I so agree with school age being the toughest The six year old is homeschooled so she's with me all day 1-2 days/week but when there is no school I don't have her. The 7 year old is just with me on school breaks and during the summers, but since her school is on the balanced calender thing, I have her fairly often even during the school year. One week for the fall break, two weeks for Christmas break, two weeks for spring break, plus any additional days here and there. So the 6 & 7 yr old are pretty much never here on the same day/week.
I like the table activity idea I don't have extra tables I can set up with activities, but I could put things out on the kitchen table for them.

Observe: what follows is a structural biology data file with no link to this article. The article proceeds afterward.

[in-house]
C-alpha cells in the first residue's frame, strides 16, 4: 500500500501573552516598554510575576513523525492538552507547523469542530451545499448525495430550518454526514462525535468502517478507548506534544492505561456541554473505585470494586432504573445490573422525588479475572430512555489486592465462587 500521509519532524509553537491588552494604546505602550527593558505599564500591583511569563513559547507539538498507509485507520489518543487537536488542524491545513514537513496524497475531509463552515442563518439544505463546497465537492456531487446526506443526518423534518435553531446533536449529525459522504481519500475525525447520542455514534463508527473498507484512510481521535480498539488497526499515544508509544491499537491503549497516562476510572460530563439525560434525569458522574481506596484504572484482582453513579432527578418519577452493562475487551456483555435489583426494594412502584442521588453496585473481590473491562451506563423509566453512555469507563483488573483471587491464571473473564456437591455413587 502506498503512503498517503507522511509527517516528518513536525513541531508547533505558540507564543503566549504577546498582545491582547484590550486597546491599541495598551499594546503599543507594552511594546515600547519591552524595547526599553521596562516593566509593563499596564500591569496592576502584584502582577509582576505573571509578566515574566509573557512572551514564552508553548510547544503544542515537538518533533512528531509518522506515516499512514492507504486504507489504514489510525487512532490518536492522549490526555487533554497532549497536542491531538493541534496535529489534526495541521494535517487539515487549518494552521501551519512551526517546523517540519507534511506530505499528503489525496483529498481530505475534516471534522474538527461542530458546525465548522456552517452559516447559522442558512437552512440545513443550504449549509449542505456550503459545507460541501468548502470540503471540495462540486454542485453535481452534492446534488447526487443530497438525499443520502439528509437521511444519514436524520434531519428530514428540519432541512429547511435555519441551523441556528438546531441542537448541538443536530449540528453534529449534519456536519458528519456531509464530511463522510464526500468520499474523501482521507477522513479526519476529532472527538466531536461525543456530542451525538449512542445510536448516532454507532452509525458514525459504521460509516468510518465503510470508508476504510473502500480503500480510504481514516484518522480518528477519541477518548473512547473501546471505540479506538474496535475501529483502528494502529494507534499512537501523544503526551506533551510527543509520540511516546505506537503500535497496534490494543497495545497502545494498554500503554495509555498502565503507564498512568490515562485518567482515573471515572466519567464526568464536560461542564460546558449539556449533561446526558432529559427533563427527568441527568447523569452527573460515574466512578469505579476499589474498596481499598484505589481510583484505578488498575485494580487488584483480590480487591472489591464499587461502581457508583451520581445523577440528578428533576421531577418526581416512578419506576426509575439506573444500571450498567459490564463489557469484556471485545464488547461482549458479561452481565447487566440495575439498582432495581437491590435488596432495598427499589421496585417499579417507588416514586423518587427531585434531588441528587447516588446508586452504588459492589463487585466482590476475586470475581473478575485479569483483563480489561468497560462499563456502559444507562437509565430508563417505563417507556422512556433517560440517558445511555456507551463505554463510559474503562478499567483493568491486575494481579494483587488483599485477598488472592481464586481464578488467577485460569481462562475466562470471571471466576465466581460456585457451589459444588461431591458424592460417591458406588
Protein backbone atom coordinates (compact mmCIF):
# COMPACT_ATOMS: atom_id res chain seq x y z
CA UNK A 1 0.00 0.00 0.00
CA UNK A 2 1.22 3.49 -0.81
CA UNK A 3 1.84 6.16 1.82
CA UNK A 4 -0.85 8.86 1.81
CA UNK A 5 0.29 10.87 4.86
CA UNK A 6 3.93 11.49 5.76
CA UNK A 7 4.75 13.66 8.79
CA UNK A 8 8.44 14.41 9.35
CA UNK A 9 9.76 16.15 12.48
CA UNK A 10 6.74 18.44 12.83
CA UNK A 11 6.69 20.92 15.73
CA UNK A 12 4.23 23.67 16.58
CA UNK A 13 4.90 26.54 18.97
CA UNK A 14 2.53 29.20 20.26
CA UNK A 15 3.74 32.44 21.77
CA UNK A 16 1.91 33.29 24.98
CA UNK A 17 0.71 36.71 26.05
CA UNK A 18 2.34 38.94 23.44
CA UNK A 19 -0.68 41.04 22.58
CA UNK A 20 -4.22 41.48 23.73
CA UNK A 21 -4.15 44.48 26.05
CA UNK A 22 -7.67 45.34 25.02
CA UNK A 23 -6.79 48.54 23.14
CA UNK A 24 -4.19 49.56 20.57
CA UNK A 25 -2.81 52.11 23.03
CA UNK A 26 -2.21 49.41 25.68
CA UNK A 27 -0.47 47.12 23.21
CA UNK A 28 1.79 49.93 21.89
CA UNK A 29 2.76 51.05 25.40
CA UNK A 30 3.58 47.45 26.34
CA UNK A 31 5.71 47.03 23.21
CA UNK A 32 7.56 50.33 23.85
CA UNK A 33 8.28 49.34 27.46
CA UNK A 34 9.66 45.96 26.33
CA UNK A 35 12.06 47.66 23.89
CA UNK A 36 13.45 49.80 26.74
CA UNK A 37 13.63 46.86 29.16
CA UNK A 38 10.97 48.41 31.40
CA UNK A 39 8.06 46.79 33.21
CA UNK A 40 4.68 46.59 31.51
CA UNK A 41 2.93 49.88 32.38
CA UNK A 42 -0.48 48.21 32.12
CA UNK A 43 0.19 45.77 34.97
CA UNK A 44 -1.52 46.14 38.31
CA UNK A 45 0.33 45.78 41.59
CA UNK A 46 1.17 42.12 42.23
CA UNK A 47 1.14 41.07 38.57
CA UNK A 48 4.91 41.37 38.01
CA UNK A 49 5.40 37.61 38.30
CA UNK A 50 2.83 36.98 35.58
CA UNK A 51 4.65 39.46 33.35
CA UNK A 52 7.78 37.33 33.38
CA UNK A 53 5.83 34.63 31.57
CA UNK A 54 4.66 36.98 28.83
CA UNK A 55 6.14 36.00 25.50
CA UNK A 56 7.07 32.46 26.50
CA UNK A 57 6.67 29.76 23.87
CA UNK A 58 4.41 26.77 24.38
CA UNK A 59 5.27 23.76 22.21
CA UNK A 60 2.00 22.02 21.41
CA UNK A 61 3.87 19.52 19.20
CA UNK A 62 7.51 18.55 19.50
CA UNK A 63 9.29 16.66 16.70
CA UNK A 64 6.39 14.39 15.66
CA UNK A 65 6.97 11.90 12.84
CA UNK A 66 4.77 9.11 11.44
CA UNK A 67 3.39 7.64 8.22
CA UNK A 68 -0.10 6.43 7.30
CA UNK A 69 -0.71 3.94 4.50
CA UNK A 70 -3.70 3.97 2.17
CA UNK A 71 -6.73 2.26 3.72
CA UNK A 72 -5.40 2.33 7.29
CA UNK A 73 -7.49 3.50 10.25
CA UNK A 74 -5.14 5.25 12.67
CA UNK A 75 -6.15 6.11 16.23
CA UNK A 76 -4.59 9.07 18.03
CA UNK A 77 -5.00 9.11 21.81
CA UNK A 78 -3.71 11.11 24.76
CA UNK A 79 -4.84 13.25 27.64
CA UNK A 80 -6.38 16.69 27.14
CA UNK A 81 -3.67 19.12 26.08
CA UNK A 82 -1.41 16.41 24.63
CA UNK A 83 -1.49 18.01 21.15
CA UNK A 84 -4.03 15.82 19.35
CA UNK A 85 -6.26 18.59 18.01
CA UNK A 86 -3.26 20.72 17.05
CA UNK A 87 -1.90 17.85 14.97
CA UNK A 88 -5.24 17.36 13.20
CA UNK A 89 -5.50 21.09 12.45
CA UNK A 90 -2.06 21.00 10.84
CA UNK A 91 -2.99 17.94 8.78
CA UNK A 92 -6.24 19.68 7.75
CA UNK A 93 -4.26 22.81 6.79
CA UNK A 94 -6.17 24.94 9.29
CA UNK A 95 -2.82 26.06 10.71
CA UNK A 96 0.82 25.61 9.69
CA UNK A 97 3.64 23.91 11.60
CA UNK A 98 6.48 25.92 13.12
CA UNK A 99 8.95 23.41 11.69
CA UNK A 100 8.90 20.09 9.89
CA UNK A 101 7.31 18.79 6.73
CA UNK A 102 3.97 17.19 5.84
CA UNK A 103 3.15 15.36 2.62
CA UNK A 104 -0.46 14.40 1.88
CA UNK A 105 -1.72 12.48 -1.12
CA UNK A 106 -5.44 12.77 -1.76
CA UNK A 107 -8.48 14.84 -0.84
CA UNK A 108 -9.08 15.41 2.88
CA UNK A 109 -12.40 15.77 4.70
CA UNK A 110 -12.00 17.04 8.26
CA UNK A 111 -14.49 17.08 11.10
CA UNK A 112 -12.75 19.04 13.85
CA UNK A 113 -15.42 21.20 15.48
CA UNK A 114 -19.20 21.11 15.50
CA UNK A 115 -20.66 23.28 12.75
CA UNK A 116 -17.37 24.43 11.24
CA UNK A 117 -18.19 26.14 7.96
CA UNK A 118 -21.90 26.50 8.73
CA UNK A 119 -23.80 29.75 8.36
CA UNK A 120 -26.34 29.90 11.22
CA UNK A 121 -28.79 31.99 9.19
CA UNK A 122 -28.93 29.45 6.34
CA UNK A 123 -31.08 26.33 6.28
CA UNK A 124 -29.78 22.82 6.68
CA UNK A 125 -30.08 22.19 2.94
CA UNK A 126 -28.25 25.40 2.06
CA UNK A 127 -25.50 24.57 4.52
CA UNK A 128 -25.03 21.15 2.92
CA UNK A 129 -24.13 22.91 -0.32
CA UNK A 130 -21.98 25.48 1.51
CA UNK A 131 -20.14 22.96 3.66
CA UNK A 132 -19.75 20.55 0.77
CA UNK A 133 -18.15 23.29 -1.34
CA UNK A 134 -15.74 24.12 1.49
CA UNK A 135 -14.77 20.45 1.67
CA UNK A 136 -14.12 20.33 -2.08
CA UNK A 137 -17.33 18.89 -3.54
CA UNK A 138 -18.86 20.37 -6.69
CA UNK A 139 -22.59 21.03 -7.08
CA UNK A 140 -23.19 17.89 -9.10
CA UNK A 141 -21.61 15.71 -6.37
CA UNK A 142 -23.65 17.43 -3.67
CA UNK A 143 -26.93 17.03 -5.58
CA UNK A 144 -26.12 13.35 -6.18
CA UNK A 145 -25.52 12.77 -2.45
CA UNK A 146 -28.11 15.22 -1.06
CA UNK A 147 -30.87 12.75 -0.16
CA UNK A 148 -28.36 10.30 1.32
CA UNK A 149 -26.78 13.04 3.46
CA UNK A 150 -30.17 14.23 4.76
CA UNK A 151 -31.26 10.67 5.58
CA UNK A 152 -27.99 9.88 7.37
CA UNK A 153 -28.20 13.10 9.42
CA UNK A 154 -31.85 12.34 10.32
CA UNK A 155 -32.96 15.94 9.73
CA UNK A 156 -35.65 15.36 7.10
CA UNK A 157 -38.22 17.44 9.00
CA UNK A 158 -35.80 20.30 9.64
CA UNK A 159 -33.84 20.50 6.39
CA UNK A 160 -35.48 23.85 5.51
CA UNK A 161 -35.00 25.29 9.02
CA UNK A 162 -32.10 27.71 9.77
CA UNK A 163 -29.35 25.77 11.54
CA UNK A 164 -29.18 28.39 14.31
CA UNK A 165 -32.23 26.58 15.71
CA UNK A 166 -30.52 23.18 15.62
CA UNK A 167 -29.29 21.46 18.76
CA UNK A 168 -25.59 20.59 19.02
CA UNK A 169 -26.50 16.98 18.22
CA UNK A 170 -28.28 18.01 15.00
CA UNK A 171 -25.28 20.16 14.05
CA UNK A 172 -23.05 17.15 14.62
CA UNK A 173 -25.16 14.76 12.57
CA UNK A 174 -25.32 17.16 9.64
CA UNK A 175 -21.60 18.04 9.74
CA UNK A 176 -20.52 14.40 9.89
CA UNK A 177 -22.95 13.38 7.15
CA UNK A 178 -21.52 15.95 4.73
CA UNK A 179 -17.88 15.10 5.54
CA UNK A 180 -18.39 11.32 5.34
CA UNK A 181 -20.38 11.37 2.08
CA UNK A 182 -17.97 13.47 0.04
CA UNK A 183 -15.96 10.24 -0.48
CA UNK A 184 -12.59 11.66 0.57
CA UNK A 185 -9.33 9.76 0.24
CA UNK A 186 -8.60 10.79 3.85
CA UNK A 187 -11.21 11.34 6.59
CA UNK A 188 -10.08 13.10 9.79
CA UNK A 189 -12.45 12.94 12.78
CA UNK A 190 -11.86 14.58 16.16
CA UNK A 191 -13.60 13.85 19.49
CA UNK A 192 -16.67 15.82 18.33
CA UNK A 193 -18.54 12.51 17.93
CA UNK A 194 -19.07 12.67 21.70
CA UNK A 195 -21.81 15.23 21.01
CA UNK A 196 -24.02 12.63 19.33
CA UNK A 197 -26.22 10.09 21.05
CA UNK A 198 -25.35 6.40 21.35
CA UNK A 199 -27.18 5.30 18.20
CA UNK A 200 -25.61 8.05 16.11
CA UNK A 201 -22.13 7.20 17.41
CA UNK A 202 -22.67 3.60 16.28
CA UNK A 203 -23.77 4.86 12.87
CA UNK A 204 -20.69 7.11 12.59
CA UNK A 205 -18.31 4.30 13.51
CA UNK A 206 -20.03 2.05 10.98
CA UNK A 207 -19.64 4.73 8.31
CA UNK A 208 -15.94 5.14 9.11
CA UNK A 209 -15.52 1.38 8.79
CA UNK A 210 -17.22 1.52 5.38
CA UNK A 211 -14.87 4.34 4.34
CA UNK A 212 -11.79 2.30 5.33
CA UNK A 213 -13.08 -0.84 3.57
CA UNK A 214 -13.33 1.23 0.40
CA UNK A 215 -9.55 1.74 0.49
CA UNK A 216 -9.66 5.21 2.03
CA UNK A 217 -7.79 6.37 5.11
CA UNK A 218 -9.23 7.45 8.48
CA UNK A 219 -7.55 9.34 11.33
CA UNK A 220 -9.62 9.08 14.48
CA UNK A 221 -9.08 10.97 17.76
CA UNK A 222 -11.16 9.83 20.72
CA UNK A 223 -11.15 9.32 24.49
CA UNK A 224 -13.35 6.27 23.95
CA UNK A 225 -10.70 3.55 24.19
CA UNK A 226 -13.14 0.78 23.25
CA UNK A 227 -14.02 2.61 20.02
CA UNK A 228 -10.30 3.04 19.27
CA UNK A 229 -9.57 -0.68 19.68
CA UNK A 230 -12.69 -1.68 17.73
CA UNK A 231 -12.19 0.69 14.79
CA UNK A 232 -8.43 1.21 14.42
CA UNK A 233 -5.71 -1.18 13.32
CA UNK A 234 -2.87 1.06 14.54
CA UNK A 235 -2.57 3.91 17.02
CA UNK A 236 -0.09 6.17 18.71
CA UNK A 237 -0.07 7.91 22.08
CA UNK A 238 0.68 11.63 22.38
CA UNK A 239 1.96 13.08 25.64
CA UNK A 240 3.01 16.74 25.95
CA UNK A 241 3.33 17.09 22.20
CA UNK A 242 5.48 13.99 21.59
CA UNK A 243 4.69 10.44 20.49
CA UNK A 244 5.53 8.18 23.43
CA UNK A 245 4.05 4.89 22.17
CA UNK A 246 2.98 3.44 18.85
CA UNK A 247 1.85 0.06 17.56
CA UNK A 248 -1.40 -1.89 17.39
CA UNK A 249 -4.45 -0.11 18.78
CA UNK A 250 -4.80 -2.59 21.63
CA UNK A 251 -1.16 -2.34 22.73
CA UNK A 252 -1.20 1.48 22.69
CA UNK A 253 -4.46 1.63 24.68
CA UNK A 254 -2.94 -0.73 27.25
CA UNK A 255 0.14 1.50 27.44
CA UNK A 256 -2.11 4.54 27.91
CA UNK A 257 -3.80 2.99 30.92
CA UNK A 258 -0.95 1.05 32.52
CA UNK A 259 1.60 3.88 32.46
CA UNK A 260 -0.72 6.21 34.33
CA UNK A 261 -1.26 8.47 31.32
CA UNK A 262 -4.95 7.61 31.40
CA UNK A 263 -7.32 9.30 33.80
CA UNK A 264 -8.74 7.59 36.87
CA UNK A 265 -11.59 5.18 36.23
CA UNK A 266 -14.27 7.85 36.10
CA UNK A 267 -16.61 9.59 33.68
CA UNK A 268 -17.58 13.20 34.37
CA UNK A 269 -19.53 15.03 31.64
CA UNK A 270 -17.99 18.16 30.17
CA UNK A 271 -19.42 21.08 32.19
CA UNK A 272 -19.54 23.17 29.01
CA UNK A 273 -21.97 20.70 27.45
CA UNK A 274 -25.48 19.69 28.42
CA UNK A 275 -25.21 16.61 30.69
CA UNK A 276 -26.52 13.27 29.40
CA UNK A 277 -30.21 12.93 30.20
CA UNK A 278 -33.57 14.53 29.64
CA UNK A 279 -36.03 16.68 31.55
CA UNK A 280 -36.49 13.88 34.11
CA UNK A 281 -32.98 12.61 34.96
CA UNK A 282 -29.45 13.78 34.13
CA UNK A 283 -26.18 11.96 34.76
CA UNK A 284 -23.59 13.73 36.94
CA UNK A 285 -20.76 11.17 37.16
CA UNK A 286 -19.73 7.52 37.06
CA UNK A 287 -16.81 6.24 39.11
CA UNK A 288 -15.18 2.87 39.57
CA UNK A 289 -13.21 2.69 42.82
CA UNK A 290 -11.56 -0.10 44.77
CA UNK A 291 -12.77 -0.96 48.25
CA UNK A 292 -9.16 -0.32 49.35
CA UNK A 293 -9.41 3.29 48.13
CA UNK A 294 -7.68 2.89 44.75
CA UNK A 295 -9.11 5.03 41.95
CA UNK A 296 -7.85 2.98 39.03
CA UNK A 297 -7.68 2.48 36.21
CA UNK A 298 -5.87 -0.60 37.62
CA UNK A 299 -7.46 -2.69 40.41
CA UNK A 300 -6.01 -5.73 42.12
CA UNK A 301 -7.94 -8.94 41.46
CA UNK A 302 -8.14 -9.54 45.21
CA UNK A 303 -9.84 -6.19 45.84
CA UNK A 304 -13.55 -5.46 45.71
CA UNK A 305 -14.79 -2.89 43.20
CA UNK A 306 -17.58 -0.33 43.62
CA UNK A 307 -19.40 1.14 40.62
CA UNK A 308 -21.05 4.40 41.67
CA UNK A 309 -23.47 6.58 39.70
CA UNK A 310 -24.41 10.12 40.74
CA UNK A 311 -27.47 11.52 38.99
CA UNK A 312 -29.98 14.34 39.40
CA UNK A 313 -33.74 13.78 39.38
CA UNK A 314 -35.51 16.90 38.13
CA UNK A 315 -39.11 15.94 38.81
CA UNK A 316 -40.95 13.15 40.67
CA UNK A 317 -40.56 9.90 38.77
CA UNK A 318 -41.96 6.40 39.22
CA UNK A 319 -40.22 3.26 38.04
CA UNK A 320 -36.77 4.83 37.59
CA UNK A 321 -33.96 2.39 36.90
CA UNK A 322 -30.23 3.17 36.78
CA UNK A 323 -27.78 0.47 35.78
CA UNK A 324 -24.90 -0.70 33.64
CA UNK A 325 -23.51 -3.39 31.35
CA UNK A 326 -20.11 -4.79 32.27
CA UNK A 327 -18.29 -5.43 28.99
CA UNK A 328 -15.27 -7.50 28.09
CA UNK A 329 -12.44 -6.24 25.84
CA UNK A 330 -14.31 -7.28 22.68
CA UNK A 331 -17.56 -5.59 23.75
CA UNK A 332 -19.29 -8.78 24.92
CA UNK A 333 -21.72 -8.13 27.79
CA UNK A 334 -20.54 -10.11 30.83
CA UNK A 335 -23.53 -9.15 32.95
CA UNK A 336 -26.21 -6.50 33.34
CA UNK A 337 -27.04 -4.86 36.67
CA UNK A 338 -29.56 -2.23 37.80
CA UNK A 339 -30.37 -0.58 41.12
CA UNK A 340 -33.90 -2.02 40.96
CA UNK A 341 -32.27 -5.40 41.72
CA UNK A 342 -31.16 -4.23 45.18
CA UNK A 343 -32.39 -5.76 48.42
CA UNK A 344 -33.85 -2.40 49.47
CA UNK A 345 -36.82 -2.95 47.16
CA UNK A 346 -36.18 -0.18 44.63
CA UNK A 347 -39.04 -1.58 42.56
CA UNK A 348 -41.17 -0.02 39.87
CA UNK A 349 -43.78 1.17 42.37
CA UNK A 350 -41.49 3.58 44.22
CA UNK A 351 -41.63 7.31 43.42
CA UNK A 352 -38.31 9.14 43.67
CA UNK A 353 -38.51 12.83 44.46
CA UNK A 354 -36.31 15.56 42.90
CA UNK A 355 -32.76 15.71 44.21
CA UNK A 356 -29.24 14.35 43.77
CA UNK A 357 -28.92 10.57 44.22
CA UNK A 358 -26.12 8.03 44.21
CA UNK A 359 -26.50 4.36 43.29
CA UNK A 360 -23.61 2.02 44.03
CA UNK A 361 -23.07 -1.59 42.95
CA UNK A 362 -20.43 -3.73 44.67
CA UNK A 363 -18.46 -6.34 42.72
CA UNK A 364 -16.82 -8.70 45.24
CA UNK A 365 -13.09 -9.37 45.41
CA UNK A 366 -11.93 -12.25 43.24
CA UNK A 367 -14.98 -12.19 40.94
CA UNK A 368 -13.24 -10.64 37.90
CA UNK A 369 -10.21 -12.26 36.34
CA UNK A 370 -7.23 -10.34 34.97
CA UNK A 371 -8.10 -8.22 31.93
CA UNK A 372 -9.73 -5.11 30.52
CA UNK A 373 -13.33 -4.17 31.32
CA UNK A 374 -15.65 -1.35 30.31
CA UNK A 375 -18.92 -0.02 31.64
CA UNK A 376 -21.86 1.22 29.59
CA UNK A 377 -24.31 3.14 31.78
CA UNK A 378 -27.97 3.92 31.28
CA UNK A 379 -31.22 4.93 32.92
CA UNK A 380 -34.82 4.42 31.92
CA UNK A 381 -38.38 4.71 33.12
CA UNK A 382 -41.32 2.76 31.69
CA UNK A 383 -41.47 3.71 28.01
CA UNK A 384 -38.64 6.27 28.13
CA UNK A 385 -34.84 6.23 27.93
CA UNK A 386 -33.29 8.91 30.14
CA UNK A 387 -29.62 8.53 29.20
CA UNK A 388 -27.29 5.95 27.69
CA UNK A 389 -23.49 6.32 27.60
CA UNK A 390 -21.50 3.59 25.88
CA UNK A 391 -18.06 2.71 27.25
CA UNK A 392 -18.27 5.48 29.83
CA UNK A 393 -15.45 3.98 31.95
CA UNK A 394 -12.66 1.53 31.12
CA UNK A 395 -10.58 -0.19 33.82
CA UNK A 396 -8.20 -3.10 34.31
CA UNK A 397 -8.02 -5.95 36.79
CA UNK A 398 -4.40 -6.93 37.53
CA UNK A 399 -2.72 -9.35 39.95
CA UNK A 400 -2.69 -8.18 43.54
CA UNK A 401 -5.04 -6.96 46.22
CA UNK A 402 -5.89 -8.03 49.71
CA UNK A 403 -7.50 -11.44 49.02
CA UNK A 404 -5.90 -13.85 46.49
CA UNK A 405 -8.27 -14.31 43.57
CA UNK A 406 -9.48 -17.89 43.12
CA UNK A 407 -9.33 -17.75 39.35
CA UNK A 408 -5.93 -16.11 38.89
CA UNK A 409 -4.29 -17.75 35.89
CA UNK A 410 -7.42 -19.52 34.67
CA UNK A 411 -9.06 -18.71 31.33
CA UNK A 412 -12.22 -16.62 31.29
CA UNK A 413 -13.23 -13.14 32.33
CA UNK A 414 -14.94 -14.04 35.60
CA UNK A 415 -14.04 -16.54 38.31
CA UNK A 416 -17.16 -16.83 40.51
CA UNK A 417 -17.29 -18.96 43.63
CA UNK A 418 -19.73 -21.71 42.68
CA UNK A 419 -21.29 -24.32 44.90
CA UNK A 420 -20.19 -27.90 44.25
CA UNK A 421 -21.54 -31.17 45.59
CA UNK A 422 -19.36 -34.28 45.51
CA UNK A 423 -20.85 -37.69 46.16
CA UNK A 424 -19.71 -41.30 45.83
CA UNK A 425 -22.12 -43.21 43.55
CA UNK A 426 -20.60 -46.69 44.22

The 6 yr old is about to drive me crazy today. Every single thing I'd sit out for her, she'd say something like, "I don't feel like that". Or if she did do the activity, it would be for just a couple minutes, and not with a very good attitude about it. She just wanted to lay around and tell me how bored she was, or constantly bug (yes, bug. Not hug ) her little sister.
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Old 01-19-2016, 12:24 PM
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Break out their natural curiosity and some damp rags. Get them organizing, cleaning, making a schedule of play for themselves. Complete w charts and tables.
Make them engage w the youngers. Ok. I see you've finished the big kid activities. You can read to the baby. You can play towers w the baby. You can teach the baby how to put on socks. Etc.